the authentic origin of the phrase ‘on the nail’

    MEANING   of payments: without delay   ORIGIN   This expression refers to the fingernail and might originally have alluded to drinking fair and square. A clue might be provided by the French phrase payer rubis sur l’ongle (literally to pay ruby on the fingernail), which means to pay exactly what is due. (A variant, used by prostitutes, was rubis sur pieu, […]

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origin of ‘Witham’ (a place whose inhabitants are stupid)

Witham is the name of several villages in Lincolnshire and Essex. With a pun on wit, the expression little, or small, Witham was used proverbially for a place of which the inhabitants were remarkable for stupidity. For example, the following, from A fourth hundred of epygrams (1560) by the English playwright and epigrammatist John Heywood […]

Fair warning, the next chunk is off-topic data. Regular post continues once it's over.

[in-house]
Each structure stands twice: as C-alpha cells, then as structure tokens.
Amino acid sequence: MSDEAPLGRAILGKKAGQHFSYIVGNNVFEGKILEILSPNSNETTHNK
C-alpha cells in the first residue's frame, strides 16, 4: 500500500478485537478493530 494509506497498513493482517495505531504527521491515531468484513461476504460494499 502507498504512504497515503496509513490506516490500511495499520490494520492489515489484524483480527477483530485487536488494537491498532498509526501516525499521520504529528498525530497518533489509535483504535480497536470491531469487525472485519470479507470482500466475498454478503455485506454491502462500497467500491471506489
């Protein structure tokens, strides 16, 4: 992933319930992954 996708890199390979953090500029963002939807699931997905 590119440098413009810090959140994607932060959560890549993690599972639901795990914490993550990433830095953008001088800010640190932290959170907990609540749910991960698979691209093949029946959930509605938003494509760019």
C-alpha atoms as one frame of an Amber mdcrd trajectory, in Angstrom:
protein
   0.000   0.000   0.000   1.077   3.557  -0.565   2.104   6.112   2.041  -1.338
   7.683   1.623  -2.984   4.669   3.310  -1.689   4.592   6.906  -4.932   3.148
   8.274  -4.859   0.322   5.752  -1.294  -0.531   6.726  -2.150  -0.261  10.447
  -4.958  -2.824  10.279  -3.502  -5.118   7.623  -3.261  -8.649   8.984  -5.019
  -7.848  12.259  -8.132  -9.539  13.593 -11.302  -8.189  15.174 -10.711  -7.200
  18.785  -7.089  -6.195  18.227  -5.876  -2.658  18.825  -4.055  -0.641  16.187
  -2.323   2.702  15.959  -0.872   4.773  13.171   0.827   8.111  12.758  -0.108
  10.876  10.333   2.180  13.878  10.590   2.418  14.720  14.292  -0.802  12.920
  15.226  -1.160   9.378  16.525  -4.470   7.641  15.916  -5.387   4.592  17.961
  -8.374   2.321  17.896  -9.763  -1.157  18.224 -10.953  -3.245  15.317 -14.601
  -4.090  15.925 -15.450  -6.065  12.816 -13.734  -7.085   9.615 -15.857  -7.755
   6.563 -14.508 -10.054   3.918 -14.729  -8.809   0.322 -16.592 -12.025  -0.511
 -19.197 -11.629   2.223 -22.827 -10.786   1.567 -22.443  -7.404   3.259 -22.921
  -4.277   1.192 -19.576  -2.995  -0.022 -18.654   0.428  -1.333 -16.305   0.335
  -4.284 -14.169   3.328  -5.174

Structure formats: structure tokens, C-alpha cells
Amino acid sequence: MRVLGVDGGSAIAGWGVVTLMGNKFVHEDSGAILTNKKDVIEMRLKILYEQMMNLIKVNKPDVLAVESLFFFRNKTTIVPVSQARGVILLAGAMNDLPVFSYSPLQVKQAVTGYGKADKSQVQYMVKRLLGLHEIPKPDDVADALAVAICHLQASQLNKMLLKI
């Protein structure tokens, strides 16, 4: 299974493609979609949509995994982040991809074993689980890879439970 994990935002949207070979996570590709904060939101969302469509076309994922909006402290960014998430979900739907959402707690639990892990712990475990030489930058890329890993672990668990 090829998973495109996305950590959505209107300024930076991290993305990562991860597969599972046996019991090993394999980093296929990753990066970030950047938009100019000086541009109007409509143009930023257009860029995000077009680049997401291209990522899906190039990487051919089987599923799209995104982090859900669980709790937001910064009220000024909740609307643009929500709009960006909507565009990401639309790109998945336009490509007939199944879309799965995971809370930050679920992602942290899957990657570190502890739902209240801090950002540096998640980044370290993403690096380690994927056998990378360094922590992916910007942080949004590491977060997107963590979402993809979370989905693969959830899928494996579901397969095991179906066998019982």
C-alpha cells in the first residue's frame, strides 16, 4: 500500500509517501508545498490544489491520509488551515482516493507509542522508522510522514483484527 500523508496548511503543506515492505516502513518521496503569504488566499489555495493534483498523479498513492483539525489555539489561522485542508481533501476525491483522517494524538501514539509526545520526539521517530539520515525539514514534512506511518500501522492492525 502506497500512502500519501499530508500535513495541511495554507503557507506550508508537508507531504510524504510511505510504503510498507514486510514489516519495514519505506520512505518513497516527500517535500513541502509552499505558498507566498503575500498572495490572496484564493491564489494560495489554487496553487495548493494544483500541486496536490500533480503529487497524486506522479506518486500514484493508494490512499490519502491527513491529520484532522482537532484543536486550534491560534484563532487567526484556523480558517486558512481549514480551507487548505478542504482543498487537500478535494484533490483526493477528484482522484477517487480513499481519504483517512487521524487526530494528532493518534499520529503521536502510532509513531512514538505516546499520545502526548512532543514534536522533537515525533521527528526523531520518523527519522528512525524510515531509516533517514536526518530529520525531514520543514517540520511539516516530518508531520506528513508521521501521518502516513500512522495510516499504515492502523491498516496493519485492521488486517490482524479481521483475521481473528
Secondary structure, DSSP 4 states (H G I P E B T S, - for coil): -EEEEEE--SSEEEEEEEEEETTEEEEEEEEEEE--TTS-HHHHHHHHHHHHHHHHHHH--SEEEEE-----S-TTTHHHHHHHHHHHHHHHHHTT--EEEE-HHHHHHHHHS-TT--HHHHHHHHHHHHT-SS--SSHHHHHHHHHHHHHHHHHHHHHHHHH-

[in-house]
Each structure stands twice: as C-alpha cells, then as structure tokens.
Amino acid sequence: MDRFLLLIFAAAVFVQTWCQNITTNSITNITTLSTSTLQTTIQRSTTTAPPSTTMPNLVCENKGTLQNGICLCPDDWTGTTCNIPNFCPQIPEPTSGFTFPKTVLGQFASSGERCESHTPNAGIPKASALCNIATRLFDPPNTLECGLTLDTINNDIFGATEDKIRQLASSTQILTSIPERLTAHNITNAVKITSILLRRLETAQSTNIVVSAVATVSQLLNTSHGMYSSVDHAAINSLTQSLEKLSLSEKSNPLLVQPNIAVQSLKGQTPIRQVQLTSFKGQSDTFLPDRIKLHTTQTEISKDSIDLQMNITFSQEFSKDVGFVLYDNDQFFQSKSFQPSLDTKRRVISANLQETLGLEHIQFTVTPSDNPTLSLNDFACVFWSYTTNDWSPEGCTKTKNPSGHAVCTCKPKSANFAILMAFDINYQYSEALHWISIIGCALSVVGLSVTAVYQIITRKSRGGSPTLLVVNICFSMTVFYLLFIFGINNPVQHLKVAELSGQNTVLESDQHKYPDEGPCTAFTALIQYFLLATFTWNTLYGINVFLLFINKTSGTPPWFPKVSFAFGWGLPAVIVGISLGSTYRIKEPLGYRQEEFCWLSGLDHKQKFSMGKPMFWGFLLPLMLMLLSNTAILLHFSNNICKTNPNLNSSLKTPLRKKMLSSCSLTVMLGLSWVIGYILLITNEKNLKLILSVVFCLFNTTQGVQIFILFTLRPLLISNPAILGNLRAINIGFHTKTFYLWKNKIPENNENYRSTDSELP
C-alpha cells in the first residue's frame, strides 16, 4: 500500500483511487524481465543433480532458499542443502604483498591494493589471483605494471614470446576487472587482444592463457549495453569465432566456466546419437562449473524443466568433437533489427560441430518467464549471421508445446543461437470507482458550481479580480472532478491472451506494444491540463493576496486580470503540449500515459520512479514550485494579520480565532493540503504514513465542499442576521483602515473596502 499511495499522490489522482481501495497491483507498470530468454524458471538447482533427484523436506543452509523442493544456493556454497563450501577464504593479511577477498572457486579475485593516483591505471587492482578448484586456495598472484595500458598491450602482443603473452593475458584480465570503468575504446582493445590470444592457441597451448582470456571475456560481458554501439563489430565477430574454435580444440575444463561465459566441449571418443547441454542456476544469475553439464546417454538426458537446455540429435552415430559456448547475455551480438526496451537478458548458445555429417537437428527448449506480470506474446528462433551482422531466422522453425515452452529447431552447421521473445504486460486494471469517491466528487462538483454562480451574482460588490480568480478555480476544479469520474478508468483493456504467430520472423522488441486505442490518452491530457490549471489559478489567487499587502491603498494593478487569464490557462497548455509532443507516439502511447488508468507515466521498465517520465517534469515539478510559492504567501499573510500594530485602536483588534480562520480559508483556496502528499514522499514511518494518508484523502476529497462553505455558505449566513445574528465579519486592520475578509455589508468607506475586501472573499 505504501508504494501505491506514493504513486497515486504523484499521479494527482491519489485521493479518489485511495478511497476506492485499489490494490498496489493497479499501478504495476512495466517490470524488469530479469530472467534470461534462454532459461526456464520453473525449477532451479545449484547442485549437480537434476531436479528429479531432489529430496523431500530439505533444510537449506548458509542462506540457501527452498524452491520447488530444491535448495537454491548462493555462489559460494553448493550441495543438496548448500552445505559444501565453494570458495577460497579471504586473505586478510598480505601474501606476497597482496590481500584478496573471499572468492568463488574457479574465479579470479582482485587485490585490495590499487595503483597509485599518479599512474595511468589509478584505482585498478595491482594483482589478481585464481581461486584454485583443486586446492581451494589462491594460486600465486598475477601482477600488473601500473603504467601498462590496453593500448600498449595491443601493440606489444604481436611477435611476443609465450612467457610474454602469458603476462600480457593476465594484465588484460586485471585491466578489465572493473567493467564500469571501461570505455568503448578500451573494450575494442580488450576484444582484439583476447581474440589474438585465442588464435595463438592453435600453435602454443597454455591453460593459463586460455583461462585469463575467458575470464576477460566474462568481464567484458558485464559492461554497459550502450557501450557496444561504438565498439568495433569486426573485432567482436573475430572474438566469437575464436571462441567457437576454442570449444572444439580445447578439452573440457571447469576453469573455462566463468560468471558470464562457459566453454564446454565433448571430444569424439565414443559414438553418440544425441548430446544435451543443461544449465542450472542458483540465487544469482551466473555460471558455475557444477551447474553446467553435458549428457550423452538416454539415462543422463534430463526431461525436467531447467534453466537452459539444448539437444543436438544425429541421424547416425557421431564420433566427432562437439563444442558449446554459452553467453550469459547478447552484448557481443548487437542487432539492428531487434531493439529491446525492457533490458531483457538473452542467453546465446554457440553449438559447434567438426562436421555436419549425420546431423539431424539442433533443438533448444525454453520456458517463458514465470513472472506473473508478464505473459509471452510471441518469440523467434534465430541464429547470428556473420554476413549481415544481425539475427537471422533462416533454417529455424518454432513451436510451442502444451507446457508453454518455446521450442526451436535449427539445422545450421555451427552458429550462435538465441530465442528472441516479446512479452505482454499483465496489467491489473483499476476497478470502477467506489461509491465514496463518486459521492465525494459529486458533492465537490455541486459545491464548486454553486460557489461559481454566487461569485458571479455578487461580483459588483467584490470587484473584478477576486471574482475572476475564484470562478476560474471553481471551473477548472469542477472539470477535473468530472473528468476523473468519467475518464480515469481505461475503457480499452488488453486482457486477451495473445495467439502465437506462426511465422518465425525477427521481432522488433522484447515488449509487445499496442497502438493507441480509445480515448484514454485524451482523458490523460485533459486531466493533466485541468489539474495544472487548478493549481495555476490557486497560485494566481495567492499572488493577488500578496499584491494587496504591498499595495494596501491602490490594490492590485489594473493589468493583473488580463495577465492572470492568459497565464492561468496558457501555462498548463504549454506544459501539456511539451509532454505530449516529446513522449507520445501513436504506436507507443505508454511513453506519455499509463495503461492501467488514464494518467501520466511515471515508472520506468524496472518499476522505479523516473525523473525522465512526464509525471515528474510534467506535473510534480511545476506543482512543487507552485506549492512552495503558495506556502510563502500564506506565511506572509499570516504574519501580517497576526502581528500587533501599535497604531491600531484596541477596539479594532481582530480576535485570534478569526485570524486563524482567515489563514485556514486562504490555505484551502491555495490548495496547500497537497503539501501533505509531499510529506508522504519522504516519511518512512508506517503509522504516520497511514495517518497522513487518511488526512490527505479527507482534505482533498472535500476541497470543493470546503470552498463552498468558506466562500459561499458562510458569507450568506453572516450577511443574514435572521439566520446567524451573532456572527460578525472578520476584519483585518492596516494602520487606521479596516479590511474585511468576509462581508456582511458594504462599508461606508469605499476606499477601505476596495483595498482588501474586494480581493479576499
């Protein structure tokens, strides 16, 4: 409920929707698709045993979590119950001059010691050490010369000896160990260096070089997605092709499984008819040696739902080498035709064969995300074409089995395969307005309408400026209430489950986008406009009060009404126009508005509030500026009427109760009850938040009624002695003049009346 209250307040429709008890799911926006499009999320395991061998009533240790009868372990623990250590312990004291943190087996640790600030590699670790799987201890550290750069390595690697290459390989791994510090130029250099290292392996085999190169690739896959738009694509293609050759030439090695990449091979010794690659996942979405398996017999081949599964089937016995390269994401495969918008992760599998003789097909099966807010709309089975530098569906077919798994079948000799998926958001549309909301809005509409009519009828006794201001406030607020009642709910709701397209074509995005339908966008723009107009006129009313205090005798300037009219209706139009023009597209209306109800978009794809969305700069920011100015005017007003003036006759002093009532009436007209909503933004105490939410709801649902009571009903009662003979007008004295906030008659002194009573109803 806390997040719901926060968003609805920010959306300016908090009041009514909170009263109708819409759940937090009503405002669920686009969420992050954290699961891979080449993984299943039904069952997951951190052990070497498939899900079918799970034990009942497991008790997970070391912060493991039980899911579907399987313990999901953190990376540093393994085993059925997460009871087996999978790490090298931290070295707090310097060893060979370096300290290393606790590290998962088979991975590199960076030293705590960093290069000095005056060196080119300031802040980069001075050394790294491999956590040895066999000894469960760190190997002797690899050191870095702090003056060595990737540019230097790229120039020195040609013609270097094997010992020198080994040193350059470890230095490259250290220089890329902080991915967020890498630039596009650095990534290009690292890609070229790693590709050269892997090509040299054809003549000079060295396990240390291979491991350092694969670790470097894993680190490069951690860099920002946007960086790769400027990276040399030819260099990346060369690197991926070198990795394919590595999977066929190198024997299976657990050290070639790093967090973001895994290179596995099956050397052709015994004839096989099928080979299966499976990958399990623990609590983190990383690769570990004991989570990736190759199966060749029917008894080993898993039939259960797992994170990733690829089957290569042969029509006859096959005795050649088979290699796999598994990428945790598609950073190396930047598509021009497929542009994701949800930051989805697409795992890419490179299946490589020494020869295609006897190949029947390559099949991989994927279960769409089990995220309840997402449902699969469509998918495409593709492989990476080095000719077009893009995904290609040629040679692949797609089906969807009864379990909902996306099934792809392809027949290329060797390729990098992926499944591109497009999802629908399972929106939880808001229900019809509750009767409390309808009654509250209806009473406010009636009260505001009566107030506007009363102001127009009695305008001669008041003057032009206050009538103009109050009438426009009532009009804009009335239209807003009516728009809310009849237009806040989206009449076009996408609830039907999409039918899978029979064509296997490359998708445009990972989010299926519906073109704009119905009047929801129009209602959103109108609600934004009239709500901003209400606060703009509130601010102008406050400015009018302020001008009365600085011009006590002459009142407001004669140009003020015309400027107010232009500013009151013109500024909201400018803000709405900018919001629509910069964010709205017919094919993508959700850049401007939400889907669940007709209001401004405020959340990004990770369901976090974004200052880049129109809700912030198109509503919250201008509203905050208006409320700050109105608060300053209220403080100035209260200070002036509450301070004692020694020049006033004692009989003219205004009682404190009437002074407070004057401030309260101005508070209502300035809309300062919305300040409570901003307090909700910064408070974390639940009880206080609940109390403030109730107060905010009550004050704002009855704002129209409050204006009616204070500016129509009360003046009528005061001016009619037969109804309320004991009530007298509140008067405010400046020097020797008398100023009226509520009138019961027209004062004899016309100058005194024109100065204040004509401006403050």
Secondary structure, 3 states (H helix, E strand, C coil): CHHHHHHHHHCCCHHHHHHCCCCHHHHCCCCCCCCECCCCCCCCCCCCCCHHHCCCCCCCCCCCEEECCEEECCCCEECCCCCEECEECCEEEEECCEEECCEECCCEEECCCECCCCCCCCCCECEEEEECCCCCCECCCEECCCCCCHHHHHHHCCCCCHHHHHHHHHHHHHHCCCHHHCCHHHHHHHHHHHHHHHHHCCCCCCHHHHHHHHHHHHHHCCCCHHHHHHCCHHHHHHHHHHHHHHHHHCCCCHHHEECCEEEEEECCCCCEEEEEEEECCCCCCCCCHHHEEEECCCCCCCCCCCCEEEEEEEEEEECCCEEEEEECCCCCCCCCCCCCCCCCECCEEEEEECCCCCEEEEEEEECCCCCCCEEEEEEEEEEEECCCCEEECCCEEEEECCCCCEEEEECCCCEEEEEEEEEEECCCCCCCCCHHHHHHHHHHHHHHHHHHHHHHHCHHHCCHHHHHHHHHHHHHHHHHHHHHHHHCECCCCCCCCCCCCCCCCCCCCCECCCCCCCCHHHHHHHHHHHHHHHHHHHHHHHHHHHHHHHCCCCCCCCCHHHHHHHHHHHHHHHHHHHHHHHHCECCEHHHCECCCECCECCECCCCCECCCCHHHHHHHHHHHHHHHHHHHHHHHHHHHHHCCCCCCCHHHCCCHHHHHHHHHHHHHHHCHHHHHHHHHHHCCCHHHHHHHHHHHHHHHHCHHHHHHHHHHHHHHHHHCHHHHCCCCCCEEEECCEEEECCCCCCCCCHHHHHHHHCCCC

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meaning and origin of the phrase ‘piping hot’

The adjective piping hot is used to refer to very hot food or liquid, usually when served. It referred originally to the hissing of viands in the frying pan, the verb pipe meaning, in this case, to make a whistling sound. This adjective is first attested in The Miller’s Tale, by the English poet Geoffrey […]

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origin of ‘as fit as a fiddle’

  Caricature of Gabriel Harvey from Haue with you to Saffron-walden. Or, Gabriell Harueys hunt is vp (1596), by Thomas Nashe. Entitled The picture of Gabriell Harvey as he is readie to let fly upon Ajax, this caricature depicts him rushing to the toilet at the thought of Nashe’s publication. Ajax was a pun on […]

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meaning and origin of ‘shambles’

  Old York: the Shambles – illustration by Charles G. Harper for his book The Great North Road: The Old Mail Road to Scotland: York to Edinburgh (1901) (The pavements are raised either side of the cobbled street to form a channel where the butchers would wash away the offal and blood.)     MEANING   […]

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